Delegates from across Africa have gathered in Ethiopia's capital for a conference on female circumcision in Africa.
Representatives from the African Union as well as several United Nations agencies are attending the three-day conference which started Tuesday in Addis Ababa.
The Inter-African Committee on Traditional Practices Affecting the Health of Women and Children, which is hosting the conference, says some 120 million women and girls currently suffer the effects of female circumcision, called genital mutilation by its opponents.
The practice, born out of religious and tribal traditions, surgically removes part or all of a female's exterior genitalia. It can cause painful infections and complications during urination, menstruation and childbirth.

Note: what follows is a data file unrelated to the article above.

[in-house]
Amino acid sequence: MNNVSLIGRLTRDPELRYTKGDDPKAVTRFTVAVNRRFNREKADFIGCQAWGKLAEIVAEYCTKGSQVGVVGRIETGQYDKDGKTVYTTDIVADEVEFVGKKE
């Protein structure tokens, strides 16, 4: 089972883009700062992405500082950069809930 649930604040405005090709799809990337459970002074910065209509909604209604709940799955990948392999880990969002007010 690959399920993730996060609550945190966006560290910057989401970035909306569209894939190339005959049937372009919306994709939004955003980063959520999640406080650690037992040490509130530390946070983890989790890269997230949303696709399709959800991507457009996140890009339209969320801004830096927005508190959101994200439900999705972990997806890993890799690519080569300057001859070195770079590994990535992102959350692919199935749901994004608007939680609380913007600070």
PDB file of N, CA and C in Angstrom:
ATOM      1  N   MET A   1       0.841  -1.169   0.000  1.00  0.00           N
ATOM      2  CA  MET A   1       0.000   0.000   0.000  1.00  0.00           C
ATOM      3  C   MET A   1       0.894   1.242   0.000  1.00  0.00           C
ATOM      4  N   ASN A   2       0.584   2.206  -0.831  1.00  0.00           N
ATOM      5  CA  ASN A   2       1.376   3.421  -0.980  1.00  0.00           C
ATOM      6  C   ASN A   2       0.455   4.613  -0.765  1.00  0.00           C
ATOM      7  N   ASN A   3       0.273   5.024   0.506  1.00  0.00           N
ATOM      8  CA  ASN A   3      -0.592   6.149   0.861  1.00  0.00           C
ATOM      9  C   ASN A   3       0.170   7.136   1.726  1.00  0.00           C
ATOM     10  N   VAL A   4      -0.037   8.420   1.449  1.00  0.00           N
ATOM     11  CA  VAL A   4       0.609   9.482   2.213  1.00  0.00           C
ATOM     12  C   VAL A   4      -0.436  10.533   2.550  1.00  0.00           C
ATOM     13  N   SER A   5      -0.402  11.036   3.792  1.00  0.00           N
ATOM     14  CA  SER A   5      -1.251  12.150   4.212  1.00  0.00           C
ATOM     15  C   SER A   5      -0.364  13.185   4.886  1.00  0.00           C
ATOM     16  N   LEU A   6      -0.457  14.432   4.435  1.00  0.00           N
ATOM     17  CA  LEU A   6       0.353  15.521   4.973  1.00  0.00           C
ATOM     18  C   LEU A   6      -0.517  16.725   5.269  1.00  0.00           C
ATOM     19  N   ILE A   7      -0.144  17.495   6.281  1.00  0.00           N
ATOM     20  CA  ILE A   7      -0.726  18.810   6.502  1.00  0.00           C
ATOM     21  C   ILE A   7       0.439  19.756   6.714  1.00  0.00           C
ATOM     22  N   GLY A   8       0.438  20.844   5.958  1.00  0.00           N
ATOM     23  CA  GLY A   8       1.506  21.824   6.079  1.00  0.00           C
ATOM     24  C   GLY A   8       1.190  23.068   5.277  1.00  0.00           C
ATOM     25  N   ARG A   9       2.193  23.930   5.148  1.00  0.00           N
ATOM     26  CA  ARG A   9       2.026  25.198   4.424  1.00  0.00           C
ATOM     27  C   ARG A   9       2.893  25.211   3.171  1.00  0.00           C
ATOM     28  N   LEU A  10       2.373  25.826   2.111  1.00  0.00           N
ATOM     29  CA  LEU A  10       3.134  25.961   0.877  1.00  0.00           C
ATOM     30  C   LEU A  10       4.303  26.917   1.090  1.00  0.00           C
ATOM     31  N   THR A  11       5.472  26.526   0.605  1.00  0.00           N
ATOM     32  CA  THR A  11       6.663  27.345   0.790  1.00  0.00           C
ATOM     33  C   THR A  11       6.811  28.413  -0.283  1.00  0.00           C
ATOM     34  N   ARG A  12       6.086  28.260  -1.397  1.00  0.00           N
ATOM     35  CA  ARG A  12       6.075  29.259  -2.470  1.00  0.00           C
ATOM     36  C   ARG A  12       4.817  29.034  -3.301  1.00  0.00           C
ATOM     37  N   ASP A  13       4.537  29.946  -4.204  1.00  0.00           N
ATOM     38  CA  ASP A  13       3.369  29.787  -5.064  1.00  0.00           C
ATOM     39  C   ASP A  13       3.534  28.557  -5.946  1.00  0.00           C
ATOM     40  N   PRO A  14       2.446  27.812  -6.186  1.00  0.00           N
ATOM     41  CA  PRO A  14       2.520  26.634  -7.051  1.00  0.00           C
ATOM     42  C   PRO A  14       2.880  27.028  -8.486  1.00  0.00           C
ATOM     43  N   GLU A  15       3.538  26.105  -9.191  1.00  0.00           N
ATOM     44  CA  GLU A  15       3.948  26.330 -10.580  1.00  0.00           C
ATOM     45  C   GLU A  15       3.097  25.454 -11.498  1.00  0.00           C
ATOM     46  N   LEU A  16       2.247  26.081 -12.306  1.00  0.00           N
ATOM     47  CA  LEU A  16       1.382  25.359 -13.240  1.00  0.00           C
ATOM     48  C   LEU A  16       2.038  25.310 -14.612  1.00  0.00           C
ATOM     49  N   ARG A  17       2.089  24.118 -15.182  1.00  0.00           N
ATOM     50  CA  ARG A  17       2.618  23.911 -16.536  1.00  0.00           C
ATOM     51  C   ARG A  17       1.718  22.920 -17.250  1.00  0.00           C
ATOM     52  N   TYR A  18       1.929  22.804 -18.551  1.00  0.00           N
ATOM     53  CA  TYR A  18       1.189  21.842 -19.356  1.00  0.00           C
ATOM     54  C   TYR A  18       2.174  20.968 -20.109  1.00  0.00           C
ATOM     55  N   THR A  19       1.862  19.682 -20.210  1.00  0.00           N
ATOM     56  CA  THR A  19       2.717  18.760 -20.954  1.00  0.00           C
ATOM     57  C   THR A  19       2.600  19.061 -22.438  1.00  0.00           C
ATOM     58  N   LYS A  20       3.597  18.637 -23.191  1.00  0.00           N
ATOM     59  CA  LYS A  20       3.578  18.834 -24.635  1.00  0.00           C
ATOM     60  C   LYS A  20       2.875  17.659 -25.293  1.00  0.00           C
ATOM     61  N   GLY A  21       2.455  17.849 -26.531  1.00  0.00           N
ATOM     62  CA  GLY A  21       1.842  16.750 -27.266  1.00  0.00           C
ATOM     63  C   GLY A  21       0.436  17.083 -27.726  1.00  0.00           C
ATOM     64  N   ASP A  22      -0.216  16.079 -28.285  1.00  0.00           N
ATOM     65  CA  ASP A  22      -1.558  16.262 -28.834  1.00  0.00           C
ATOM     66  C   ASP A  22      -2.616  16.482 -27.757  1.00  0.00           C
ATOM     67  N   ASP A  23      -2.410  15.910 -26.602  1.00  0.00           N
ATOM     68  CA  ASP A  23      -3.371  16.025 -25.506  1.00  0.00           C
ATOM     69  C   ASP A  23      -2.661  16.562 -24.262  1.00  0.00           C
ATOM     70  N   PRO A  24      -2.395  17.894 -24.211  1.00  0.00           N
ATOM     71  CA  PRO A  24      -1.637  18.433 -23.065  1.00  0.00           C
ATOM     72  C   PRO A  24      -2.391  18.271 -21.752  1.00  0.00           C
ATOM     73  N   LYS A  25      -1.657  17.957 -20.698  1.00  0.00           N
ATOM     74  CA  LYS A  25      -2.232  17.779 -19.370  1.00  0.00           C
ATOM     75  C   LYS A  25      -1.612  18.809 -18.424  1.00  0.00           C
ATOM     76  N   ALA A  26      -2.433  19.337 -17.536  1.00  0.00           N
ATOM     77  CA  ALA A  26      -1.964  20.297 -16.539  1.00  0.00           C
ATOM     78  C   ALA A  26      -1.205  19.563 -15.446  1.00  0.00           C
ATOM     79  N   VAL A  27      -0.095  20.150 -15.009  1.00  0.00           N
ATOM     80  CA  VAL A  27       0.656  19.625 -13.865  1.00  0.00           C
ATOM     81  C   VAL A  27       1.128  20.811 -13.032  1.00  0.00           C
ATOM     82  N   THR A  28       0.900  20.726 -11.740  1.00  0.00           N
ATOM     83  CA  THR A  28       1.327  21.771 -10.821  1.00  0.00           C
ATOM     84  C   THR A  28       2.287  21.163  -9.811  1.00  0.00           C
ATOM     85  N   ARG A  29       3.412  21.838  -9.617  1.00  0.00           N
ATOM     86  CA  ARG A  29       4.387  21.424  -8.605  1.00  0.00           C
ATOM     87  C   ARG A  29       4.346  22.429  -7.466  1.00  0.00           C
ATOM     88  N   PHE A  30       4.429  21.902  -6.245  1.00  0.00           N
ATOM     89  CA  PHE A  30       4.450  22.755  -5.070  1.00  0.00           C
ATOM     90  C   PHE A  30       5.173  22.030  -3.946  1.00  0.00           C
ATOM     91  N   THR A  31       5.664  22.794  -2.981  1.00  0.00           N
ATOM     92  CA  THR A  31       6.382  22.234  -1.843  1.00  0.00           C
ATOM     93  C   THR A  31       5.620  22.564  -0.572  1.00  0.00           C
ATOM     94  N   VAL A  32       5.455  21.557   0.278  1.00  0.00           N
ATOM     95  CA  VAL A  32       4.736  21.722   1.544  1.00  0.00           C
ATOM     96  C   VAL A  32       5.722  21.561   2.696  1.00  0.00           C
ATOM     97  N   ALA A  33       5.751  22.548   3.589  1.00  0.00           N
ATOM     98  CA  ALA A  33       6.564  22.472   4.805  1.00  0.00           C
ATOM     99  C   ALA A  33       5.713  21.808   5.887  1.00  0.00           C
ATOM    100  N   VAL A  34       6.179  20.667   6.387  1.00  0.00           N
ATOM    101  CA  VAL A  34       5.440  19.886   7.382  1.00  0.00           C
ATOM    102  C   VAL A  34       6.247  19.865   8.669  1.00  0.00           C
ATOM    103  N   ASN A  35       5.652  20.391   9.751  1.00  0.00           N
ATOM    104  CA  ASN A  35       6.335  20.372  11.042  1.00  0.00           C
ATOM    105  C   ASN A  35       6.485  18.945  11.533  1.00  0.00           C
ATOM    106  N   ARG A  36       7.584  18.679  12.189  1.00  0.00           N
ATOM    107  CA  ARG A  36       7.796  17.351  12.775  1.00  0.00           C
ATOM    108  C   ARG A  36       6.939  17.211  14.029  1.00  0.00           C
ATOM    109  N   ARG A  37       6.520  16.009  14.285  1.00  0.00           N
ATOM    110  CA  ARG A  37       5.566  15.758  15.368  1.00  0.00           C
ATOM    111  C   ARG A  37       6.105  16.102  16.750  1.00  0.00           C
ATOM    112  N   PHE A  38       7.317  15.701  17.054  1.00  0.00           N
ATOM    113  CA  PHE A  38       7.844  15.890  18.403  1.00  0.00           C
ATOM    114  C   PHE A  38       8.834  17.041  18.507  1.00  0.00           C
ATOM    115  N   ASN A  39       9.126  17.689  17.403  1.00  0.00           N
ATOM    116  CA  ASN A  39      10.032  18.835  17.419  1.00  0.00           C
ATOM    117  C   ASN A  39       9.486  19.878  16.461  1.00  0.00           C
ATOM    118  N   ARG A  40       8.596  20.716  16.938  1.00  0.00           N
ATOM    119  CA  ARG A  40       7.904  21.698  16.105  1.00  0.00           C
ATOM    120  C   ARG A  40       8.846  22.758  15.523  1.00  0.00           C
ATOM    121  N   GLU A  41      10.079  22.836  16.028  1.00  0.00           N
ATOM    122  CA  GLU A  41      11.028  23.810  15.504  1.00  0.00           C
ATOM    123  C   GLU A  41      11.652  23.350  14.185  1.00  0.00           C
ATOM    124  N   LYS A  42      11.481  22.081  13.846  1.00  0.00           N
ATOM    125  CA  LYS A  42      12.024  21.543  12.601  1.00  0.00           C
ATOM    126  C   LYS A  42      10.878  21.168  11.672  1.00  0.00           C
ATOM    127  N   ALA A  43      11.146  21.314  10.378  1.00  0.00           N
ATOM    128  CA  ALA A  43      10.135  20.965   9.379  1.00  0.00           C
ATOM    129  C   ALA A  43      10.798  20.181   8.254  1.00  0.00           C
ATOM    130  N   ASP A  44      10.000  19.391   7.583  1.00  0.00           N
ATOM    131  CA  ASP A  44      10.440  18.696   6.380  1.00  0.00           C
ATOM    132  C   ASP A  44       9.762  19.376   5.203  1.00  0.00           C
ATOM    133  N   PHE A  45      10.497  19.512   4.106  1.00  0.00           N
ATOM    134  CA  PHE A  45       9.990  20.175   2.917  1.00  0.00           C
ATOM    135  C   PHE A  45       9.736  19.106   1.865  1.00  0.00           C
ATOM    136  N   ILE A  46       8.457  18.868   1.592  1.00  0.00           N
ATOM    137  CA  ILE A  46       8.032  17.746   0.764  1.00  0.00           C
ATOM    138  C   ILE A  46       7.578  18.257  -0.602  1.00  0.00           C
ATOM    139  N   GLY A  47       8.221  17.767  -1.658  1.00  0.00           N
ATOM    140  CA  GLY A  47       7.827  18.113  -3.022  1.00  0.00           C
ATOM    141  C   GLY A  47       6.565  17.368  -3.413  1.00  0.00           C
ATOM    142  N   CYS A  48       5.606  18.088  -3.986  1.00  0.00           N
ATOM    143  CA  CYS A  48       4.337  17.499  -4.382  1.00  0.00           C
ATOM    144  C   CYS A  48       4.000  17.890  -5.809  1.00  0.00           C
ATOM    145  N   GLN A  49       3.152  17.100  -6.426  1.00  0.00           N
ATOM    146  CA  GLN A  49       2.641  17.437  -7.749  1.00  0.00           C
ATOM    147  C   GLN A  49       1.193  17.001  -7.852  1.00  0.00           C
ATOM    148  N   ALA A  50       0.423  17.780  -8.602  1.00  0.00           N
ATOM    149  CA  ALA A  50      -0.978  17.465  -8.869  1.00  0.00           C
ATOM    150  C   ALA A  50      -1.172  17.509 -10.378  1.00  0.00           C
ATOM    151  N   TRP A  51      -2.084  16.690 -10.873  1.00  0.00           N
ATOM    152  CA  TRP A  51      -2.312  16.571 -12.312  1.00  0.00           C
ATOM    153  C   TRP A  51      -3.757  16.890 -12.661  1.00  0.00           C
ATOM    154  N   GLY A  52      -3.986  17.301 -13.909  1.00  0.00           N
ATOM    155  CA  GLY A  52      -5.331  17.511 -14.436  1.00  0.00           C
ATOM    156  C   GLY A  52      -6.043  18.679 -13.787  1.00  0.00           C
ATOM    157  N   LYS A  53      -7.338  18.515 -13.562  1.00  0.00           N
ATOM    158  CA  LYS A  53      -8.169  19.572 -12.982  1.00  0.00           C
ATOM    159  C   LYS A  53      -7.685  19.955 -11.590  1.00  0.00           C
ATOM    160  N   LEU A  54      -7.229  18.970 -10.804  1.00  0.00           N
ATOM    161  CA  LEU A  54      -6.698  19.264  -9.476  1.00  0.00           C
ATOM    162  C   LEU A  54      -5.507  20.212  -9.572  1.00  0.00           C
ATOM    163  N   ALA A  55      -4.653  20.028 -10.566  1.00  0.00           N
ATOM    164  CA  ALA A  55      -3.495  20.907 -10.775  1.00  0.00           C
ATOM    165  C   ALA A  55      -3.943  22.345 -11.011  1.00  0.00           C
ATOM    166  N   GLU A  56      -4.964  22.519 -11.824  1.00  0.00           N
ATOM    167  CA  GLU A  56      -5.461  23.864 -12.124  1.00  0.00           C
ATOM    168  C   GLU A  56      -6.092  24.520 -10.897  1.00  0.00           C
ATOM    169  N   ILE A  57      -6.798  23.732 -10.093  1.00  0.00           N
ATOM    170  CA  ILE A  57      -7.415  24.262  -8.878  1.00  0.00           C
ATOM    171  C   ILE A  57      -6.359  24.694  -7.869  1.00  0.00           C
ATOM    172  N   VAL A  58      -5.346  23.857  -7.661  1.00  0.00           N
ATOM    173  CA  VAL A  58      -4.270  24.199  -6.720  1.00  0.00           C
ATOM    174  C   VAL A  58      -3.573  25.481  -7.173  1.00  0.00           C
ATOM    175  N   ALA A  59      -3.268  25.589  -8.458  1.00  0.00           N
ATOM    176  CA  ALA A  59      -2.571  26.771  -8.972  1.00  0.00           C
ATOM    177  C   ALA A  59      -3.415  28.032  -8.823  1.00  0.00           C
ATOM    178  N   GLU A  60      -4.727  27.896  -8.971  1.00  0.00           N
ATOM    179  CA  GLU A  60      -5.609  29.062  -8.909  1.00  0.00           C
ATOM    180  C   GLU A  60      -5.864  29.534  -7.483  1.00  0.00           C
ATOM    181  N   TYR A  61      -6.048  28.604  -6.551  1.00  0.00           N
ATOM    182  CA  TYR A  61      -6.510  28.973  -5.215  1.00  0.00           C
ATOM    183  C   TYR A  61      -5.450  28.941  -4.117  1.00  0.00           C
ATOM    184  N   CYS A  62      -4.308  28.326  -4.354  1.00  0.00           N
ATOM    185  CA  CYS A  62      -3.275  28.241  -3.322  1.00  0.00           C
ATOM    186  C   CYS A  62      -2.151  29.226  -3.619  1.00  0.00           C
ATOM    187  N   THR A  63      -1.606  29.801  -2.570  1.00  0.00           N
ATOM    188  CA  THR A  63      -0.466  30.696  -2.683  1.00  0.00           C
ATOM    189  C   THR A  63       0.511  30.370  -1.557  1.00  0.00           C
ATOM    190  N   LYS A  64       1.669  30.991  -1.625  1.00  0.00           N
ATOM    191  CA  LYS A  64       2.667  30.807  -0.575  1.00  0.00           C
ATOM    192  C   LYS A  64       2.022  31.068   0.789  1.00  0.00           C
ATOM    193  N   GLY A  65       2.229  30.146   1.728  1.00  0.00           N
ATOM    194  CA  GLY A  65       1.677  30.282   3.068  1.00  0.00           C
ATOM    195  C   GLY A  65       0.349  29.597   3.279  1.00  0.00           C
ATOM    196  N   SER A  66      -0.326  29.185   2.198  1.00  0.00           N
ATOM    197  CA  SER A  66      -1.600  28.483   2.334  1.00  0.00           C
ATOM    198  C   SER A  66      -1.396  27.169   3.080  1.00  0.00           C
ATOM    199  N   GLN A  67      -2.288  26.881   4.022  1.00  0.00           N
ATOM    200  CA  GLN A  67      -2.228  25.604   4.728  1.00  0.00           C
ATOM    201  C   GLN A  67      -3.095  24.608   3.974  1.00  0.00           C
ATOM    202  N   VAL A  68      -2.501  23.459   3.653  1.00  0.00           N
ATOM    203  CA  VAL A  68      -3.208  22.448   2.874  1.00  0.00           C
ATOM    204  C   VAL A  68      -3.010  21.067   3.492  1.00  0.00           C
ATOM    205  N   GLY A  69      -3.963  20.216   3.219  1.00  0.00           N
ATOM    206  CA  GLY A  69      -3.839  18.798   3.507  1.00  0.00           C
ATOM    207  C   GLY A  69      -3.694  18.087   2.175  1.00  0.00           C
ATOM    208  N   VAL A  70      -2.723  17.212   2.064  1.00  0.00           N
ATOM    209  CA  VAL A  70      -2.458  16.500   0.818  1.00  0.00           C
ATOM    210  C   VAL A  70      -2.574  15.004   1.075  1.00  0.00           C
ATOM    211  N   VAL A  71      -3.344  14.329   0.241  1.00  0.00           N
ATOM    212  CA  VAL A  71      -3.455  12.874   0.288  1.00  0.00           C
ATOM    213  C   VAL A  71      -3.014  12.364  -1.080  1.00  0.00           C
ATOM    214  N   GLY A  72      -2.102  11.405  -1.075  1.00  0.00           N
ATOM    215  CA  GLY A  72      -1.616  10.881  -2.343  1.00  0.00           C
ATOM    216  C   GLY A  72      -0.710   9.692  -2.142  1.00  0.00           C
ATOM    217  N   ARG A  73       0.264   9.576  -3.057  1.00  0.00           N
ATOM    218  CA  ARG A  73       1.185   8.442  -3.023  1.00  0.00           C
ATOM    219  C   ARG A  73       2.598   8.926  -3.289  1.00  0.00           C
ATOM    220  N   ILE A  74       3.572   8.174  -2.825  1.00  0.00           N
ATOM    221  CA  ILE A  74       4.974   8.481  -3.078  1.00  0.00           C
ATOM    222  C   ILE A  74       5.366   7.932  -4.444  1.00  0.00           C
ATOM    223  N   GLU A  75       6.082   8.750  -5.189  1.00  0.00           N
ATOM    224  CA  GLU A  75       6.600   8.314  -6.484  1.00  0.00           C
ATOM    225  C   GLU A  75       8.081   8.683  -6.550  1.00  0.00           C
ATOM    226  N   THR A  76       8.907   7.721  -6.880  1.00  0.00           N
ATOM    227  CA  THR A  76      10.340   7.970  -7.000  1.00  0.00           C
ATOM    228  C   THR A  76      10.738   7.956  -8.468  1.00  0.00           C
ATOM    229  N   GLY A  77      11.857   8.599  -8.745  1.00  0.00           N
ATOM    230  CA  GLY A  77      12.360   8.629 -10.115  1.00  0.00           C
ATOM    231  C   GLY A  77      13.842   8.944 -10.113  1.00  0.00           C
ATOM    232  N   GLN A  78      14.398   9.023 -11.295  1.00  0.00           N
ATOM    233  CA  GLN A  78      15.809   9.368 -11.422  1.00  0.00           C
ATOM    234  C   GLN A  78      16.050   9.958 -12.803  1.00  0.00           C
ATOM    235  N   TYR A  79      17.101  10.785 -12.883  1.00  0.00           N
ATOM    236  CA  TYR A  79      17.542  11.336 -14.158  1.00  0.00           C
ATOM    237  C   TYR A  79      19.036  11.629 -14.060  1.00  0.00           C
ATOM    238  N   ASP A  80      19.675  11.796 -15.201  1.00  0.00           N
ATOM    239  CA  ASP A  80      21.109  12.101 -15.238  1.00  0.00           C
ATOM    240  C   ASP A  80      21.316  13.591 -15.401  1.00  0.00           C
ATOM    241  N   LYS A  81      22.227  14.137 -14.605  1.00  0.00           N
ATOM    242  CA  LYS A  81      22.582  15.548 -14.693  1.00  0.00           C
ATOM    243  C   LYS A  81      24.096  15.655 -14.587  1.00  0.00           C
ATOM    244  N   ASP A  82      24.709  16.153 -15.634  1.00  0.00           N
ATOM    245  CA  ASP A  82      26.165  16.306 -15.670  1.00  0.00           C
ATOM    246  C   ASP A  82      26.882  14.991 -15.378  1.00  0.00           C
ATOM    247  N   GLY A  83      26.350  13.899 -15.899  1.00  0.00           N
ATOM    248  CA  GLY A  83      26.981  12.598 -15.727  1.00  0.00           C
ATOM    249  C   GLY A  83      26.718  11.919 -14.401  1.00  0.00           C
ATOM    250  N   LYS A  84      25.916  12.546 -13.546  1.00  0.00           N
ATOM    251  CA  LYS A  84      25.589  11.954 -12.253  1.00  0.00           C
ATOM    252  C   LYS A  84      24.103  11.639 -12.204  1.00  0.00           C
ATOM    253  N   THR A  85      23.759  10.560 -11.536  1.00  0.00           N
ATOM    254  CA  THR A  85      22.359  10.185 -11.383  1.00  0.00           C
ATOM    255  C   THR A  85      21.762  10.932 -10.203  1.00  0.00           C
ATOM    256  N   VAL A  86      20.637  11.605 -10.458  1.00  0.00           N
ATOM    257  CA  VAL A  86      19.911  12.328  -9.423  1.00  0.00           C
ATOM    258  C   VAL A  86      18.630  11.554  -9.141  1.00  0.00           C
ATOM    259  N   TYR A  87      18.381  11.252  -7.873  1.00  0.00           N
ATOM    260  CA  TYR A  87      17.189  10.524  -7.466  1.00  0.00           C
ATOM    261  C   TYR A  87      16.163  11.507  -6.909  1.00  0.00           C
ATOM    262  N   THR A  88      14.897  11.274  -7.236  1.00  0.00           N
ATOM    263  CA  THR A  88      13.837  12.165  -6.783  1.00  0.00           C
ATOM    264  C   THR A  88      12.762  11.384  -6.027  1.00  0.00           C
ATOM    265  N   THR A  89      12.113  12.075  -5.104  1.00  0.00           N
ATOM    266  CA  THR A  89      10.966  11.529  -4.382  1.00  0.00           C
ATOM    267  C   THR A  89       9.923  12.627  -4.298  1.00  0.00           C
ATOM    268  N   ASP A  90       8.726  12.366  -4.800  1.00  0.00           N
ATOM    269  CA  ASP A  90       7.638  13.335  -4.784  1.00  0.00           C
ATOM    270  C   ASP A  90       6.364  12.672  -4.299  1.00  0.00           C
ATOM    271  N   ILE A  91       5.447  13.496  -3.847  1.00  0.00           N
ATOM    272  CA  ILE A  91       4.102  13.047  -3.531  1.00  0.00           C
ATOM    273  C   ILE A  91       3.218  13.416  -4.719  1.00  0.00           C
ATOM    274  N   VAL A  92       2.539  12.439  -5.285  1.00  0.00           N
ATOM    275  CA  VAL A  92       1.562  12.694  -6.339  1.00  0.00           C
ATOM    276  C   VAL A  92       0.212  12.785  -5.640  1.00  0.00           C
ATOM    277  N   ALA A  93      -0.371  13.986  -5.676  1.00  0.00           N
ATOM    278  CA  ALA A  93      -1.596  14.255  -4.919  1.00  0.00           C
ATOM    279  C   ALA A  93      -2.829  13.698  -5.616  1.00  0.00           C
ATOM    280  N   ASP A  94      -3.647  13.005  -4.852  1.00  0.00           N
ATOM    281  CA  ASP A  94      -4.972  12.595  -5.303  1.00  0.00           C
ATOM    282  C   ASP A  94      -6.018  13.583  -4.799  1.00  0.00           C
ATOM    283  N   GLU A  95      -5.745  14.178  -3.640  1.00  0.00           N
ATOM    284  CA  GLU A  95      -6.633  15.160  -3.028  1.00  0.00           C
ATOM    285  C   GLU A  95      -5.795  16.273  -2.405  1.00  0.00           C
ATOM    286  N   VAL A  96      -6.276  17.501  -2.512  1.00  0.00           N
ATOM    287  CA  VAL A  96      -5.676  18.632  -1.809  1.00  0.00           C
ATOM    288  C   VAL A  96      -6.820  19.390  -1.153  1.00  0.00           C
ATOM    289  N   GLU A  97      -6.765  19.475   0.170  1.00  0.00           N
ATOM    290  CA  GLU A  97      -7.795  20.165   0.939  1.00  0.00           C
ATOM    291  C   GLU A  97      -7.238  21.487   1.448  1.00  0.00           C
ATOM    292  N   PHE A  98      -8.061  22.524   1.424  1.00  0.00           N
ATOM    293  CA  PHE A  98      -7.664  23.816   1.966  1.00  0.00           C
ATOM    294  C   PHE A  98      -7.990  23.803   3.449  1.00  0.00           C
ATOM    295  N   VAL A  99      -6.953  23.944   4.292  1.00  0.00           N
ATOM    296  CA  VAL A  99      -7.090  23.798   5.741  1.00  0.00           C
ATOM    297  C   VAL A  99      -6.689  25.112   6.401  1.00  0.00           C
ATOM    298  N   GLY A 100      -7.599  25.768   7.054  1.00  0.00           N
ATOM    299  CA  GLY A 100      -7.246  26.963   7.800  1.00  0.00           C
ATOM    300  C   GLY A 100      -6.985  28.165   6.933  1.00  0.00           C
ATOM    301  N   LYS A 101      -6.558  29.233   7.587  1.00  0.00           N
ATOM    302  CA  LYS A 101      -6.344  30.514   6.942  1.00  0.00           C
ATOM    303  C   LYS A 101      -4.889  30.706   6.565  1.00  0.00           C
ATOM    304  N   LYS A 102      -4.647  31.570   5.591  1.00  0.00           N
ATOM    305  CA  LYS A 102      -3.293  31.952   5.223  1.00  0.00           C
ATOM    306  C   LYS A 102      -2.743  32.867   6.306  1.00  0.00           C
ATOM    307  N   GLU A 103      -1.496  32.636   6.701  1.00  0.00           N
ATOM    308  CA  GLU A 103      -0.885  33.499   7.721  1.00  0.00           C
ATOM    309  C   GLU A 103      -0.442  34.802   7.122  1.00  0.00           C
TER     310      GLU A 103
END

In addition, those against the practice say it is demeaning to women and girls and can cause psychological damage.
The conference aims to persuade the African Union to include language condemning female circumcision in its charter on human rights, and to set up a agency to help prevent the practice.
Other objectives include educating parents, young people, community leaders, and officials about the health risks of female circumcision and the laws against it.